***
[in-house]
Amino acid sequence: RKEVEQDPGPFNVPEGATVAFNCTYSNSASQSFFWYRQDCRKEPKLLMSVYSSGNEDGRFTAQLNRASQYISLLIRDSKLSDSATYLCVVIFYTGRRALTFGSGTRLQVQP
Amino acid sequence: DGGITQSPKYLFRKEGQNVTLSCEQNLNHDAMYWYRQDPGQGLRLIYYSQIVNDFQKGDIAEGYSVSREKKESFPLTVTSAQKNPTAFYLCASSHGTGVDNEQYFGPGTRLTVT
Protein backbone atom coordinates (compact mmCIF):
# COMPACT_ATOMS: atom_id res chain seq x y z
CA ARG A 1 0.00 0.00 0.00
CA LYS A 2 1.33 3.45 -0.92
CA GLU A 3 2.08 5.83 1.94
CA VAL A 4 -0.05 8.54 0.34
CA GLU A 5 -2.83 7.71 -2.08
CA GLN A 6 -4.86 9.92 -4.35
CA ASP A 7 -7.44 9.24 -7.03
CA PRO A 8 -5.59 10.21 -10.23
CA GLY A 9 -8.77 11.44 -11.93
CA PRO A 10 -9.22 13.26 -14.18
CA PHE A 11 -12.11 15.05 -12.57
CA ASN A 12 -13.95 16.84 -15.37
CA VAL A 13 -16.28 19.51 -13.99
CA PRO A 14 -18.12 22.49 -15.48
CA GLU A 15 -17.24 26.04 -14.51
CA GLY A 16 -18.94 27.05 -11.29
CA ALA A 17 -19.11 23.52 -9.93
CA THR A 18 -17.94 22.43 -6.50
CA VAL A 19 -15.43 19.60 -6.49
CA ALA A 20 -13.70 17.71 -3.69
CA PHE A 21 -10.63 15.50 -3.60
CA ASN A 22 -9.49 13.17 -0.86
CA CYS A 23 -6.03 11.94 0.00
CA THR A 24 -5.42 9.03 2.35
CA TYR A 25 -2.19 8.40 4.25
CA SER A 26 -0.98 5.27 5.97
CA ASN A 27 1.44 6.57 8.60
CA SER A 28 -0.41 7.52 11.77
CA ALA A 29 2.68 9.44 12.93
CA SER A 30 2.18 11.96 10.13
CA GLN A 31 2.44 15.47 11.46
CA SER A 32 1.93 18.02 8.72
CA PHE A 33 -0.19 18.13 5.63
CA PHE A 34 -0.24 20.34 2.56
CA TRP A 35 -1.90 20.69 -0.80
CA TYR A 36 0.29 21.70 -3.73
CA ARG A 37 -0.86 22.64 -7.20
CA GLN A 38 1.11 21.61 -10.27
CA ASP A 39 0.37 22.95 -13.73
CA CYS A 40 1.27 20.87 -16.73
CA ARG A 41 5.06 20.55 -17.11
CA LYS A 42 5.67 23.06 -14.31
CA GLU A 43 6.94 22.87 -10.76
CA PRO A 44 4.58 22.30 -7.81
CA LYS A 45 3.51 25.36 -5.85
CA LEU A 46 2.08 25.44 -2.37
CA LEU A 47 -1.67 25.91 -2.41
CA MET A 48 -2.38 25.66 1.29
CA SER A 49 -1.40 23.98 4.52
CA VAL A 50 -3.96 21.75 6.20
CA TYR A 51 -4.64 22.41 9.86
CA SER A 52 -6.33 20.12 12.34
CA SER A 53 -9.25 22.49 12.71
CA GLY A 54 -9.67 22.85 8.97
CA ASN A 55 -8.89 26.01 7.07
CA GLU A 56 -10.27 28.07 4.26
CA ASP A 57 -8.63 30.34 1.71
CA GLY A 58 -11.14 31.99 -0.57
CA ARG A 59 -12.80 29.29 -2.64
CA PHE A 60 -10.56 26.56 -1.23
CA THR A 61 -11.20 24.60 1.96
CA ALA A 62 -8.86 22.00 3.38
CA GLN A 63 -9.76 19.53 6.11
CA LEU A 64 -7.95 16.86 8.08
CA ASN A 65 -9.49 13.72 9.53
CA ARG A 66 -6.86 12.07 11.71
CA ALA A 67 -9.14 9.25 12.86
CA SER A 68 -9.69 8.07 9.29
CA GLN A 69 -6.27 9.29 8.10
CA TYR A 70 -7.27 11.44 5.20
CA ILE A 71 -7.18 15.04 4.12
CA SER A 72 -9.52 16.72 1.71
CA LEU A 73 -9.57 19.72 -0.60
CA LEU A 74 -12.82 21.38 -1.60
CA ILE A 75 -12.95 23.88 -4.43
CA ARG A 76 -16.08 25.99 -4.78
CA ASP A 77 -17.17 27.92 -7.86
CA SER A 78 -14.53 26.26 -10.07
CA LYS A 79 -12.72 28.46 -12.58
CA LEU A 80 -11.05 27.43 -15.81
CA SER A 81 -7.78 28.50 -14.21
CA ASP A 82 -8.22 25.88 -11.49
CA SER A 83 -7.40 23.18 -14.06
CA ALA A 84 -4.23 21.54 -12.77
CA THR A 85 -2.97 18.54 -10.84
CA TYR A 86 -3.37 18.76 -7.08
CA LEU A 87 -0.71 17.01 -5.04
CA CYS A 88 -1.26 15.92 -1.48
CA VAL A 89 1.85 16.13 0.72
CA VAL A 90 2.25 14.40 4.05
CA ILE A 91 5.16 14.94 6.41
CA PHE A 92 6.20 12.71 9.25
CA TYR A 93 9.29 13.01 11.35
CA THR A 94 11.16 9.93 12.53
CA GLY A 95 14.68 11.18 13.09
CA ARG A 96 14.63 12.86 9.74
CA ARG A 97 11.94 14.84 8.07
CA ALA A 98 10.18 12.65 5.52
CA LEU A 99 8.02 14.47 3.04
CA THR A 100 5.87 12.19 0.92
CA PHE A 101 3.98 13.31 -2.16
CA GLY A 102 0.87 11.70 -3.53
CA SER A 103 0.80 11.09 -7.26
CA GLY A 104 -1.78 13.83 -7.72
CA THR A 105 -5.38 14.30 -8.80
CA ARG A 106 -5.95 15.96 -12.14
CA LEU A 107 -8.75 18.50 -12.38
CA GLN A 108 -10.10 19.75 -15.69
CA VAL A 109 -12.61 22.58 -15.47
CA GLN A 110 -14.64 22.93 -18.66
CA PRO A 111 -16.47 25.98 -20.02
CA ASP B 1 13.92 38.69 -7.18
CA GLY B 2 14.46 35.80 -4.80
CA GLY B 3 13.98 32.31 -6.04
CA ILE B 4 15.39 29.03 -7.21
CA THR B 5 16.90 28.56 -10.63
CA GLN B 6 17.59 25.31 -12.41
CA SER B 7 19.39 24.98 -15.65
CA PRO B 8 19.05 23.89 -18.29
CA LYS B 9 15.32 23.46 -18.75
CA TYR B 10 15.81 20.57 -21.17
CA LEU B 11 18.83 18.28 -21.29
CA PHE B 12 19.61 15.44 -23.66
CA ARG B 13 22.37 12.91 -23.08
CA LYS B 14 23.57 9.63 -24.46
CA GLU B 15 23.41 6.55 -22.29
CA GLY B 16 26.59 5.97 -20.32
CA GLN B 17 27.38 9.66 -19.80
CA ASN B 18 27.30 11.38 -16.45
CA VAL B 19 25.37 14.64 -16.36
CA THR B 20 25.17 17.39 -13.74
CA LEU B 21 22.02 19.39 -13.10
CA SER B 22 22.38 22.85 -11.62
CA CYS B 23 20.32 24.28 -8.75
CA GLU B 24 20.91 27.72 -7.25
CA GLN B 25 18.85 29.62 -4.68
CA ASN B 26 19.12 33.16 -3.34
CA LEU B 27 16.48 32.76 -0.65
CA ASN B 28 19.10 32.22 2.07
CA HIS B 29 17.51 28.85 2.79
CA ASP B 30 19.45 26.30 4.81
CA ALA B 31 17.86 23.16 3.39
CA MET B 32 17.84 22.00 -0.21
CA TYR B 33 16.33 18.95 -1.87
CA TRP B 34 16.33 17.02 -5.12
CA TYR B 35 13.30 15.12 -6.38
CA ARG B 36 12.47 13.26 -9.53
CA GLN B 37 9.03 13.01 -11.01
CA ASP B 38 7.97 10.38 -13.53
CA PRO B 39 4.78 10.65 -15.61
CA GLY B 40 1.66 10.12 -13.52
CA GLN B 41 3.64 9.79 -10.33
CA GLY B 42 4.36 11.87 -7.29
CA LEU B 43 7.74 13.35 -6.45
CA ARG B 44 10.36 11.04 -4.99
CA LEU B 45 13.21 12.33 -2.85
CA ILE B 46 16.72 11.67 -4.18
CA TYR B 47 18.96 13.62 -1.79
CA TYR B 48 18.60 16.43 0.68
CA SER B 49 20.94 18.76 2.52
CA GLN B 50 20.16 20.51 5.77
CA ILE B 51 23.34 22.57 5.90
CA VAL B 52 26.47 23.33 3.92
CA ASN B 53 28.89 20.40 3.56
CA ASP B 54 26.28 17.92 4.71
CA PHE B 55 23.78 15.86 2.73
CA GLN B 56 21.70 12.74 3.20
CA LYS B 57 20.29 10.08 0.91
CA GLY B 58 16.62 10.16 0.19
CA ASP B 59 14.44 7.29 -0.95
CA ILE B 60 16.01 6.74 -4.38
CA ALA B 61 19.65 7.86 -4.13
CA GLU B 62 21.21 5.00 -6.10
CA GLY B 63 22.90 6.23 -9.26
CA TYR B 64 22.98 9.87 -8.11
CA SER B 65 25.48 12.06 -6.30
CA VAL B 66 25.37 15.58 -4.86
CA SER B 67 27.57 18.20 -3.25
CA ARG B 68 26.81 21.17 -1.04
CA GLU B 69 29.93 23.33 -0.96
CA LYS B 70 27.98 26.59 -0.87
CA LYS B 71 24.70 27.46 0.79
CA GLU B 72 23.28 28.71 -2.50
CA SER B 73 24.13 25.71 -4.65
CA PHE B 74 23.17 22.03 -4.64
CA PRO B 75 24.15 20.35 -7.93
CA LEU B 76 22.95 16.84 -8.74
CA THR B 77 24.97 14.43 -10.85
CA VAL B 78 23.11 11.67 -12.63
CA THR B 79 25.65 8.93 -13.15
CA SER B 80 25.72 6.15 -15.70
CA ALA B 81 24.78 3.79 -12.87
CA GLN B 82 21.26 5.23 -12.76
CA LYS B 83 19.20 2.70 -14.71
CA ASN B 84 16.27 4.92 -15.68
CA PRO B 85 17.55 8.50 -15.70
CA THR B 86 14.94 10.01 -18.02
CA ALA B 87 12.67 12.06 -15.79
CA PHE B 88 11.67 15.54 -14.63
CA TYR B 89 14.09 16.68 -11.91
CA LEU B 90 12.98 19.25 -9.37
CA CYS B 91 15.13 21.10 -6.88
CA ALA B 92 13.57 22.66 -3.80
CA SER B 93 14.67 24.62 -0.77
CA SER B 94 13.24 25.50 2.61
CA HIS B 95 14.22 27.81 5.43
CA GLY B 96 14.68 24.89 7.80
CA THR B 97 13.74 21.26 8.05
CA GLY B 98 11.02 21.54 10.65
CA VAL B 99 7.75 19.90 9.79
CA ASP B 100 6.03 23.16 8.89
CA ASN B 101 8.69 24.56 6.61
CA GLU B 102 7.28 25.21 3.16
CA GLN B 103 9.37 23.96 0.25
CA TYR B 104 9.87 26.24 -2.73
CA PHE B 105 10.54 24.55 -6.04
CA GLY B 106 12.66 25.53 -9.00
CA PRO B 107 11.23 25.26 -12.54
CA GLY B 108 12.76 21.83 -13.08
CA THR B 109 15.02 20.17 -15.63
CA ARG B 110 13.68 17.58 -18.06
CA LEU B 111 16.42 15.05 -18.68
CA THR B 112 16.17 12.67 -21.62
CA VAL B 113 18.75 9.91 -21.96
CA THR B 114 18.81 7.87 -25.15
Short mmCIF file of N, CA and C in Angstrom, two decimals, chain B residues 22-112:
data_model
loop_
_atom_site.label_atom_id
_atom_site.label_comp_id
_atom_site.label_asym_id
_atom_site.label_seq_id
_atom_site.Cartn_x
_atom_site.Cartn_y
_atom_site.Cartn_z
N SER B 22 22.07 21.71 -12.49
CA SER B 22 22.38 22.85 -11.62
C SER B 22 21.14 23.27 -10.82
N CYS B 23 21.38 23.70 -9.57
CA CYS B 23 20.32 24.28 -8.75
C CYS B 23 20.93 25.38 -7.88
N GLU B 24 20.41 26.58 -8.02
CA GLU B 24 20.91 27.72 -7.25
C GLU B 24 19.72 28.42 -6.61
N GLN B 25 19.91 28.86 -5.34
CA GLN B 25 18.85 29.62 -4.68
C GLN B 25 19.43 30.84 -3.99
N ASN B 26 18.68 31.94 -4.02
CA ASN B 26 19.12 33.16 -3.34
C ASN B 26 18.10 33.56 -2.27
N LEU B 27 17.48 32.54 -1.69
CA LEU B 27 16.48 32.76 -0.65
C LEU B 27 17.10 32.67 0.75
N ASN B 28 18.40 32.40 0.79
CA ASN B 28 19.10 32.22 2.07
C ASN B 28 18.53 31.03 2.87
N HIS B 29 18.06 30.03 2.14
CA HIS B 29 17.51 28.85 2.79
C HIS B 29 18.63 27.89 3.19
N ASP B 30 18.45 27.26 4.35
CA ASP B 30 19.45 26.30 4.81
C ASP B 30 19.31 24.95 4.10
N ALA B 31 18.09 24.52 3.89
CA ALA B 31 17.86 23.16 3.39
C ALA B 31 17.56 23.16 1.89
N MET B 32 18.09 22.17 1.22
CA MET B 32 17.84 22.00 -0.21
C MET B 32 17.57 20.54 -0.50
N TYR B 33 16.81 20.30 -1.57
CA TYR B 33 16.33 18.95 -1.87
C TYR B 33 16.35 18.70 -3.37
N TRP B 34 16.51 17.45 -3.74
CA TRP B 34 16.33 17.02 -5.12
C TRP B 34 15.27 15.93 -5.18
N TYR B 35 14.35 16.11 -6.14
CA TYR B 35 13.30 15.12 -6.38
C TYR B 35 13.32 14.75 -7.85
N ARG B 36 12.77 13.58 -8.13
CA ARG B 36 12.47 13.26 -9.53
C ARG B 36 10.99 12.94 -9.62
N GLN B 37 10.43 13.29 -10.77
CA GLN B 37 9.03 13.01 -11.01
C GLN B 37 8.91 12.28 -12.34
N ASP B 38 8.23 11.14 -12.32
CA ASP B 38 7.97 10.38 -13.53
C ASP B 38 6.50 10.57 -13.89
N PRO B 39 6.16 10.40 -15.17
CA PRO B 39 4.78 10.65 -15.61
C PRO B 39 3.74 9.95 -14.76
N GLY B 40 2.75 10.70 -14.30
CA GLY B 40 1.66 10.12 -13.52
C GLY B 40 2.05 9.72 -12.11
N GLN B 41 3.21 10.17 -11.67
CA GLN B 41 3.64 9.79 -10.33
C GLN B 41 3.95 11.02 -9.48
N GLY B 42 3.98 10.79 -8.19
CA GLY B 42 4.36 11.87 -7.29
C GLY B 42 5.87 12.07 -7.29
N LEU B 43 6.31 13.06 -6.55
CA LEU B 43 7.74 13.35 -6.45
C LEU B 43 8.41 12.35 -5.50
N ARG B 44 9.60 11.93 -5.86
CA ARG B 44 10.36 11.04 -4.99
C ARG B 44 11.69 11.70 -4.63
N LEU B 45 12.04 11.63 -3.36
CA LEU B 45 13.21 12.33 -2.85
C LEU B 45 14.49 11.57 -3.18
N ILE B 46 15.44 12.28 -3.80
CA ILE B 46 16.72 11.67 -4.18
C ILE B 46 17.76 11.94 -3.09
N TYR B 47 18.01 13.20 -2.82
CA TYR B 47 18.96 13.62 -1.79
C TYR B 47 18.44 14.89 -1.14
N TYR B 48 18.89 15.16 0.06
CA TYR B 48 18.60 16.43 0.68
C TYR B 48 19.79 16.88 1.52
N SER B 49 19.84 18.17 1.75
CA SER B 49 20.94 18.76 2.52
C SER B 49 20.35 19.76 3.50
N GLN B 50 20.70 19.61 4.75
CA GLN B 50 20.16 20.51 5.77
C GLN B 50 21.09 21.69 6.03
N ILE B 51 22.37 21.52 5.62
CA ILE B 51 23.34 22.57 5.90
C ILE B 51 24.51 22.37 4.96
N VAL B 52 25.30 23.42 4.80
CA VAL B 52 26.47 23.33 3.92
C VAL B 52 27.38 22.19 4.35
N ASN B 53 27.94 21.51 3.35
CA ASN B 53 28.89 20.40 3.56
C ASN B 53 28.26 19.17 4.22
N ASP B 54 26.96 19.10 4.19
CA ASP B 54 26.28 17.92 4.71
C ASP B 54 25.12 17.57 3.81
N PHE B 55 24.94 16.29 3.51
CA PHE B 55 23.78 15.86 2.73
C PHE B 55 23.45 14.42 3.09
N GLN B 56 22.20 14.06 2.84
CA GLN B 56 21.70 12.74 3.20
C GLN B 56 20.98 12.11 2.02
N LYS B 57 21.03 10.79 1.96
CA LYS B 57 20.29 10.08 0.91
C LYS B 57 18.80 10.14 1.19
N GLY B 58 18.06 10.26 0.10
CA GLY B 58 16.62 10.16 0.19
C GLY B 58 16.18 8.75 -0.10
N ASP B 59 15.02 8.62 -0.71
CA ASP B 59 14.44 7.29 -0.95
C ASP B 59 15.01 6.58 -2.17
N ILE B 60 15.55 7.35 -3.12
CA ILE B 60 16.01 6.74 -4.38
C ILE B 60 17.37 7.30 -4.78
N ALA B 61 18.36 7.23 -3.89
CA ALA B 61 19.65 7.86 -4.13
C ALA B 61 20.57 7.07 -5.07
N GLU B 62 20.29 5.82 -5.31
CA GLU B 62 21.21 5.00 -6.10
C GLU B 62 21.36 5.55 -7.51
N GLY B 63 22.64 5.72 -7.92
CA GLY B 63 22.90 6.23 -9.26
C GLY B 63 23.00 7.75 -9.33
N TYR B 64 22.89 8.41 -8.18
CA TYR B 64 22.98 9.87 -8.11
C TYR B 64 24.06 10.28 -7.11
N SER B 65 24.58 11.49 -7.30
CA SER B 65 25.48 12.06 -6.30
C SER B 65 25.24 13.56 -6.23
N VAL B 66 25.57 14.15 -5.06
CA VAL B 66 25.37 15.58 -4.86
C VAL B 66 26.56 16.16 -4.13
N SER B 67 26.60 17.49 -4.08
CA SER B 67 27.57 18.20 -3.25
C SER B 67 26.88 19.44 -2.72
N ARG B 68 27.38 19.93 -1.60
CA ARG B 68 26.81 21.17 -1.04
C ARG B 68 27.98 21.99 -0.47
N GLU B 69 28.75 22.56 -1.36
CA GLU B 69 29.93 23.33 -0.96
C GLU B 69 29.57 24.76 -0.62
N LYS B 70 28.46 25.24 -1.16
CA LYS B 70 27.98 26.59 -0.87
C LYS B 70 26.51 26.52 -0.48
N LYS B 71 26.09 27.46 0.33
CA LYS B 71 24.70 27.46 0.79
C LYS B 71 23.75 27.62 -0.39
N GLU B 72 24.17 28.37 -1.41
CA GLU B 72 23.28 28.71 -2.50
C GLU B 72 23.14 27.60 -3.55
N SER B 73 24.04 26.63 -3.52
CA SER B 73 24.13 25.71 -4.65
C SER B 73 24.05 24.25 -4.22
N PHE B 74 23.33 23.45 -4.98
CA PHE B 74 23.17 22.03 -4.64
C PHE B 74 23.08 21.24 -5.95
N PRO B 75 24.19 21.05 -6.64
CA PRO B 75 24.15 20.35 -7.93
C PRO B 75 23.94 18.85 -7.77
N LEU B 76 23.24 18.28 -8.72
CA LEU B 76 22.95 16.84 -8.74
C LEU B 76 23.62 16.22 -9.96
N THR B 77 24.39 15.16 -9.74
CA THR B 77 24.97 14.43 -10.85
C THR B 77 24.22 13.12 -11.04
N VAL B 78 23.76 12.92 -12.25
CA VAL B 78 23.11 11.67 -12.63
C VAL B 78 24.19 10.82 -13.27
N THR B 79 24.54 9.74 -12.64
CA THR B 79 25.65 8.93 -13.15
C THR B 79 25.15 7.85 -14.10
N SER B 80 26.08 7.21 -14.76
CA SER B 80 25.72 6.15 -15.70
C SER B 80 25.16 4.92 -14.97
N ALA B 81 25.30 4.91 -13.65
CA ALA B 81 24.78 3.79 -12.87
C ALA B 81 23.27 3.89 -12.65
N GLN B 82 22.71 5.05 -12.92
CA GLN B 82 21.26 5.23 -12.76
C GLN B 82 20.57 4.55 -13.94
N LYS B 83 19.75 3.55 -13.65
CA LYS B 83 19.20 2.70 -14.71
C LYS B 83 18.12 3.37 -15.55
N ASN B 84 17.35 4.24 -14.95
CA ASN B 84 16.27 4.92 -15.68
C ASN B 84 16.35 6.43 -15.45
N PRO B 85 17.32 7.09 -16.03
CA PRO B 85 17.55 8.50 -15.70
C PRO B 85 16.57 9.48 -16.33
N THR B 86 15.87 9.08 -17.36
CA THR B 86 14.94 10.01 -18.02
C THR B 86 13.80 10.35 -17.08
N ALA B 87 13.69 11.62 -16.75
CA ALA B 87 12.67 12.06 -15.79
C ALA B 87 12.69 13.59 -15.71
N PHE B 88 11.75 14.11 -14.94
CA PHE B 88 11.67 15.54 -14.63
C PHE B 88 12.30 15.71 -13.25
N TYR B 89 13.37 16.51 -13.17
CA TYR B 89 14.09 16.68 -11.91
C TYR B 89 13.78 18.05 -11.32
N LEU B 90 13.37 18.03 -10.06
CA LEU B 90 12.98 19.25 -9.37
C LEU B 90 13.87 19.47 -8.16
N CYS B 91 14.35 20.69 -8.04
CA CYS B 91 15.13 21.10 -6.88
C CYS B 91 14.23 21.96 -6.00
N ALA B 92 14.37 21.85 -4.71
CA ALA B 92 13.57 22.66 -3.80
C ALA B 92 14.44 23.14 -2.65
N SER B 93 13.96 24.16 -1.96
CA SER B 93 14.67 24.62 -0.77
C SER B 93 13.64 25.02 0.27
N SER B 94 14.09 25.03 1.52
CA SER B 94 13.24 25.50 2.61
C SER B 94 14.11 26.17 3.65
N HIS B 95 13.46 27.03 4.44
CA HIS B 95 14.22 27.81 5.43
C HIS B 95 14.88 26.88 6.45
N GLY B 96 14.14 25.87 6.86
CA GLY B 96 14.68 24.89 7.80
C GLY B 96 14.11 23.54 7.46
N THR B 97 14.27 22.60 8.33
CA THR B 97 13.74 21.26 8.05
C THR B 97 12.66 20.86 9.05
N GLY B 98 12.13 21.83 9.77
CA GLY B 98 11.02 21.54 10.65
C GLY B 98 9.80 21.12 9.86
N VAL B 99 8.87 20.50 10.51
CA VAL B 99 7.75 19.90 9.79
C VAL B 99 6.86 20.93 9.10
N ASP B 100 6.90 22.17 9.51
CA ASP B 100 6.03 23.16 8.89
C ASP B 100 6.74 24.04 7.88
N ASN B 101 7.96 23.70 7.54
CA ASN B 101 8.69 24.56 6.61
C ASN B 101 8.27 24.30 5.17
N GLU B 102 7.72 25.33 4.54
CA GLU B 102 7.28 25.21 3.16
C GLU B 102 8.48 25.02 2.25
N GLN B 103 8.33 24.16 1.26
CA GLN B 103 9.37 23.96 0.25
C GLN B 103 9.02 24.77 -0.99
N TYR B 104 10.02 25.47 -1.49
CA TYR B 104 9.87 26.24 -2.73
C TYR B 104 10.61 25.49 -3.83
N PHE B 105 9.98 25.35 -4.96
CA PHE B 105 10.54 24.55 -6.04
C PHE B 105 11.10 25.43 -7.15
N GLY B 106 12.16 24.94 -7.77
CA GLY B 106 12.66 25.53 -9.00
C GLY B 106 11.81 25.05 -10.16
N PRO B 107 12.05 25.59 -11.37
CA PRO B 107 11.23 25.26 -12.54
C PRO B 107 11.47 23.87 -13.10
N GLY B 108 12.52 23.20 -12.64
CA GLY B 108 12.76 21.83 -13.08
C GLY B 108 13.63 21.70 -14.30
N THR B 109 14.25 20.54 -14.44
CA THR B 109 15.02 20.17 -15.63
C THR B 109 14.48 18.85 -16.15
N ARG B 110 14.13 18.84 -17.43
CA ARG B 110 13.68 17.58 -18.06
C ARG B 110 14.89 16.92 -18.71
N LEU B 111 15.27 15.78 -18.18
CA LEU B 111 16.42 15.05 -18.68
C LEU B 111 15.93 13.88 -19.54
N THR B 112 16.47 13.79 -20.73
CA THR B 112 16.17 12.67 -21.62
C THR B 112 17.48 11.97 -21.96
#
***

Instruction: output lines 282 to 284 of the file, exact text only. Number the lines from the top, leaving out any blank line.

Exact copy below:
C TYR B 35 13.32 14.75 -7.85
N ARG B 36 12.77 13.58 -8.13
CA ARG B 36 12.47 13.26 -9.53